Dirección:

Ambulatorio Medis, C.C. Santa Fe. Consultorio 2.
Caracas, Venezuela.

Teléfono:

212-979.5275

Oral Sulodexide may decrease the risk of venous thromboembolism recurrence

For patients with first-time unprovoked venous thromboembolism (VTE), oral sulodexide may help stave off future flare-ups without causing serious safety risks, suggests new research published online September 25, 2015 in Circulation..

The multicenter Sulodexide in Secondary Prevention of Recurrent Deep Vein Thrombosis (SURVET) study included 615 patients. After receiving and completing standard anticoagulant treatment, 4.9% of those who then received 500 lipasemic units of sulodexide twice daily for 2 years had a recurrence of VTE, the primary outcome, vs 9.7% of those who received matching placebo (P=0.02).

Although there were no reports of major bleeding events, four patients did have clinically relevant nonmajor bleeding episodes (two in each treatment group).

The investigators, led by Dr Giuseppe M Andreozzi (University Hospital, Padua, Italy), note that because VTE often returns after initial treatment with a vitamin-K antagonist (VKA) they wanted to see if sulodexide, along with compression therapy, could effectively stop that—which it did.

“Future investigations should examine whether a similar effect can be obtained after treatment of the index event with non-VKA oral anticoagulants, whether there is a summation of effects with aspirin . . . and whether specific subgroups are more or less likely to benefit from sulodexide or other treatments,” they write.

 

Risk Reductions

According the investigators, sulodexide is a natural glycosaminoglycan with antithrombotic and profibrinolytic activities and affects the normal hemostasis to a lower extent than heparin, with a very low risk of bleeding. The drug consists of low-molecular-weight heparin and dermatan sulfate.

All SURVET participants had either a documented unprovoked first deep vein thrombosis (DVT) (92%) or pulmonary embolism (PE) (8%) and received 3 to 12 months of treatment with a VKA at one of 43 centers in seven European countries.

After VKA discontinuation, they were randomly assigned to receive for 2 years either sulodexide capsules (n=307; 57% men; mean age 55.7 years) or placebo (n=308; 50% men; mean age 55.9 years). All participants were also instructed to wear elastic stockings throughout the study period. Although in-center exams were performed every 3 months, patients were told to report immediately if they had any symptoms that might suggest VTE or bleeding events.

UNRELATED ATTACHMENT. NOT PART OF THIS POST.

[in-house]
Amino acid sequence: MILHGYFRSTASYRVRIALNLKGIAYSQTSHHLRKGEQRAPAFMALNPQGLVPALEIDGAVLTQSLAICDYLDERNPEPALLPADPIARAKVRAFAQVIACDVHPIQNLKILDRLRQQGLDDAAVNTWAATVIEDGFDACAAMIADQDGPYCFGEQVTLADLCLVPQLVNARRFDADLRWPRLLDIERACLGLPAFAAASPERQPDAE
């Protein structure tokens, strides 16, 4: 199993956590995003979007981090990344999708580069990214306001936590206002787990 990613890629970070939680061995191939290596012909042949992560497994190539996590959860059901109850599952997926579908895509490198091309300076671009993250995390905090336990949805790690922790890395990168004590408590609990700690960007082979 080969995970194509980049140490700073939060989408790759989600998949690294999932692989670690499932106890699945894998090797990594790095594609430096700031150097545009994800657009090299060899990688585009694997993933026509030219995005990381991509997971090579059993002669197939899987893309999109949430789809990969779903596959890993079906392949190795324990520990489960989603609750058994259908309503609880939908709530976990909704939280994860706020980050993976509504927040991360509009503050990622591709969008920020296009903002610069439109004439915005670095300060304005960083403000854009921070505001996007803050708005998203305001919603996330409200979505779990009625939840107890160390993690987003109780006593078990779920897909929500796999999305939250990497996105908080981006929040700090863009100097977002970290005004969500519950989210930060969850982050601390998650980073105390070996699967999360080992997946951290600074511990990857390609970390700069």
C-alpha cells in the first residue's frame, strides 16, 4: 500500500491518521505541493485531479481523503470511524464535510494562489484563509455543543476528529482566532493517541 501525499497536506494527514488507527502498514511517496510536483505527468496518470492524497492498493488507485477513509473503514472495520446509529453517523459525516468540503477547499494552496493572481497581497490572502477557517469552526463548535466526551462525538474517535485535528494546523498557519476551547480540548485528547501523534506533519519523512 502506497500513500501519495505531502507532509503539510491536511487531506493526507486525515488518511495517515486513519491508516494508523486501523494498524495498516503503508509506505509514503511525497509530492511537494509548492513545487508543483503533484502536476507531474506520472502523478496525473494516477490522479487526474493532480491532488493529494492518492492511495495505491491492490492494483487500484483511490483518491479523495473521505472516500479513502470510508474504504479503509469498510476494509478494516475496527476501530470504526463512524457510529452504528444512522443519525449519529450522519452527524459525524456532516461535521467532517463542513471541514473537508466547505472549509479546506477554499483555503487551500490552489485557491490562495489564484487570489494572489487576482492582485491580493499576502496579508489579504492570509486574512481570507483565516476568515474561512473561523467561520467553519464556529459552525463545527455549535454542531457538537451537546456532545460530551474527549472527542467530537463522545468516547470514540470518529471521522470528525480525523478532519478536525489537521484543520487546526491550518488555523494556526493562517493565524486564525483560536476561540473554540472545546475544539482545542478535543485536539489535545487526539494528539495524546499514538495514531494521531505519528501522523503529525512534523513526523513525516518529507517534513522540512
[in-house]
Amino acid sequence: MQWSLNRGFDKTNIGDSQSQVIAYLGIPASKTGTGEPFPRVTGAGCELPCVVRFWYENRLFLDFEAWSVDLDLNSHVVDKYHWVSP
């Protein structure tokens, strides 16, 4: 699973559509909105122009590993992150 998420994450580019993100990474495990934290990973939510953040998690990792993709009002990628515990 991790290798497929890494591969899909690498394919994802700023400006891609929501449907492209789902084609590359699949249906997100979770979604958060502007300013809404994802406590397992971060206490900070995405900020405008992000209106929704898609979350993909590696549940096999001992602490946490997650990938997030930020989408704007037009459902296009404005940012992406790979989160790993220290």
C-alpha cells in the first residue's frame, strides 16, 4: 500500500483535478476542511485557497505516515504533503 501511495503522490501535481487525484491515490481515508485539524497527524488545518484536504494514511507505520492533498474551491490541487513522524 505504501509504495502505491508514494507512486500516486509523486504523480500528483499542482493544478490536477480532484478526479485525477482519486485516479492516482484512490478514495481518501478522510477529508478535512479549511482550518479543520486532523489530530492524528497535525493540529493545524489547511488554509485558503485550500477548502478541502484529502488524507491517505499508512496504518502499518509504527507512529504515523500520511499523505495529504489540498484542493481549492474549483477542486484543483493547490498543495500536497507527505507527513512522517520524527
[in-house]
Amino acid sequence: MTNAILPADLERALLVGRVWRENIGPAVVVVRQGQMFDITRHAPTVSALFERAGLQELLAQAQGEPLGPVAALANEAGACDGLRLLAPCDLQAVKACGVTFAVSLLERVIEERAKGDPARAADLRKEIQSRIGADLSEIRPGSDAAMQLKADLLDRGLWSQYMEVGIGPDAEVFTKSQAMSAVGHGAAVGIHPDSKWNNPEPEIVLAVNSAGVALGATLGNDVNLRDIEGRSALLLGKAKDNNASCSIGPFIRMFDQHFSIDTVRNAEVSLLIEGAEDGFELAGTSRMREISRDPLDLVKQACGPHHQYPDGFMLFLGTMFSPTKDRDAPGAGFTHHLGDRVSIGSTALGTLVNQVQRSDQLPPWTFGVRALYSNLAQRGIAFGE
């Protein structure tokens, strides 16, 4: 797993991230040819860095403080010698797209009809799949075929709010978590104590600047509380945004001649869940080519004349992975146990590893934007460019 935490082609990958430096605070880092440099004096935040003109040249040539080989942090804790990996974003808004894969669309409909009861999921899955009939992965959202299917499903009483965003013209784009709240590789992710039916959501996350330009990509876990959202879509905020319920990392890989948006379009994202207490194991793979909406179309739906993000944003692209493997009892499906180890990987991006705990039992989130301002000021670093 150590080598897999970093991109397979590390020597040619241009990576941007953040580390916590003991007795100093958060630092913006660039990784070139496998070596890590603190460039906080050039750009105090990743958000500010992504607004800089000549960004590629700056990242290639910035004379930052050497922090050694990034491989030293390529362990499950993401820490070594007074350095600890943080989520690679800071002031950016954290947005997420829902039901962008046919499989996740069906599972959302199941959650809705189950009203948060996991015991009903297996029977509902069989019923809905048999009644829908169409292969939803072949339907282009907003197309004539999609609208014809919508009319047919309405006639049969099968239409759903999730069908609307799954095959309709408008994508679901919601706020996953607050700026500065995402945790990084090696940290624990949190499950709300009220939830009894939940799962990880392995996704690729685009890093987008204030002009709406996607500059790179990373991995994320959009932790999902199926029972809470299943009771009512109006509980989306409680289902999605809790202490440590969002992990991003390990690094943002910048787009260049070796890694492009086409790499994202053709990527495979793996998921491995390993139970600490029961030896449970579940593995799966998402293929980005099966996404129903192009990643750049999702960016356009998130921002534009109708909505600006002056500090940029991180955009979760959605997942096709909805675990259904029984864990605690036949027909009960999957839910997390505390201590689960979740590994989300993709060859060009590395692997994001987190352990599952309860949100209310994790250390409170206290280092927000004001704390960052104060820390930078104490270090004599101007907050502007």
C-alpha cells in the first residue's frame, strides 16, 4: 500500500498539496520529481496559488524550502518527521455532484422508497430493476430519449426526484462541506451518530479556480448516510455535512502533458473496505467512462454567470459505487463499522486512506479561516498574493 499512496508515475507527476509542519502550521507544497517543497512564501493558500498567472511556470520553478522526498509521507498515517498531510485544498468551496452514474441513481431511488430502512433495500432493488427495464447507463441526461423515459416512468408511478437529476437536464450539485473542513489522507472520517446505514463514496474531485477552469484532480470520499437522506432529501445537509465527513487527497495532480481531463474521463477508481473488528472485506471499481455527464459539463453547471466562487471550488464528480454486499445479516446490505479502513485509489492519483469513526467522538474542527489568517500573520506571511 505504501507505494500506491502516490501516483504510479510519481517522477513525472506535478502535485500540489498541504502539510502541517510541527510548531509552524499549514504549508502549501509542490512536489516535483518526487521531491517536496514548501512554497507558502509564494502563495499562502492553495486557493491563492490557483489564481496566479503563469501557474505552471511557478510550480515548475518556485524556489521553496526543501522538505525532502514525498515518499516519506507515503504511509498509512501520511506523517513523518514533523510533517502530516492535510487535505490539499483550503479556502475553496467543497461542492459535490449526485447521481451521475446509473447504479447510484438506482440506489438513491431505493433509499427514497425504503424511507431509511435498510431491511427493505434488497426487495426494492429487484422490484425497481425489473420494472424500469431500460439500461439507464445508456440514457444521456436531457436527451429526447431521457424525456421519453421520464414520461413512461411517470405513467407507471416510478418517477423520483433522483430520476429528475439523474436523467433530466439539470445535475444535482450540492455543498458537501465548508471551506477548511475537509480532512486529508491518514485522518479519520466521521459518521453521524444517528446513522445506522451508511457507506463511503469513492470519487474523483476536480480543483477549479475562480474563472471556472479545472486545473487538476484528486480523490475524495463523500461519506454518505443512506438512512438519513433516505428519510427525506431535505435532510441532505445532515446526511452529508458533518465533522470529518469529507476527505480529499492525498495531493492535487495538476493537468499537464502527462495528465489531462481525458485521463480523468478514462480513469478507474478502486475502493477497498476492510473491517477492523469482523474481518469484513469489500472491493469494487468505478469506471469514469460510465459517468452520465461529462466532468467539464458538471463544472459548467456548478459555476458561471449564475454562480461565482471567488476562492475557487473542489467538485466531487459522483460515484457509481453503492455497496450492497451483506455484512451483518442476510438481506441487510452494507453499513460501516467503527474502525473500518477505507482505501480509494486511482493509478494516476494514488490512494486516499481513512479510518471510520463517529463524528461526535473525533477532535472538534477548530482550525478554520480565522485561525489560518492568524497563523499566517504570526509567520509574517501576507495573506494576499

A total of 15 members of the sulodexide group and 30 members of the placebo group had VTE recurrence, for a hazard ratio (HR) of 0.49 (95% CI 0.27–0.92). This included 12 episodes of DVT in the sulodexide group and 24 episodes in the placebo group and three and six PEs, respectively.

After adjustment for factors such as age, sex, and duration of VKA exposure, the sulodexide group was still significantly more likely to have a reduced risk of recurrence (HR 0.45, 95% CI 0.24–0.84; P=0.01).

When the researchers examined factors independently, age was found to be significantly associated with an increased risk for VTE recurrence (HR 1.33 per decade, 95% CI 1.06–1.65; P=0.01), as was being male (HR 2.45, 95% CI 1.25–4.78; P=0.01).

Deaths included one from stroke in the active-treatment group and three in the placebo group (two from ACS and one from lower-limb ischemia). There were no significant group differences in patients reporting at least one nonserious or serious adverse event or at least one adverse event causing study or treatment discontinuation.

“Sulodexide given after discontinuation of anticoagulant treatment reduced the risk of recurrence in patients with unprovoked [VTE], with no apparent increase of bleeding risk,” write the investigators.

Limitations cited included a higher-than-expected number of premature study interruptions by patients (11 of the active-treatment group, 18 of the placebo group) and a low number of qualifying events, especially patients who had PE as their index event (7.6%). “The results of this study should therefore be considered poorly applicable to this specific subpopulation,” write the researchers.

Source: Andreozzi GM, Bignamini AA, Davi G, et al. Sulodexide for the prevention of recurrent venous thromboembolism: The SURVET study: A multicenter, randomized, double-blind, placebo-controlled trial. Circulation 2015; DOI:10.1161/CIRCULATIONAHA.115.016930. Article

Deja un comentario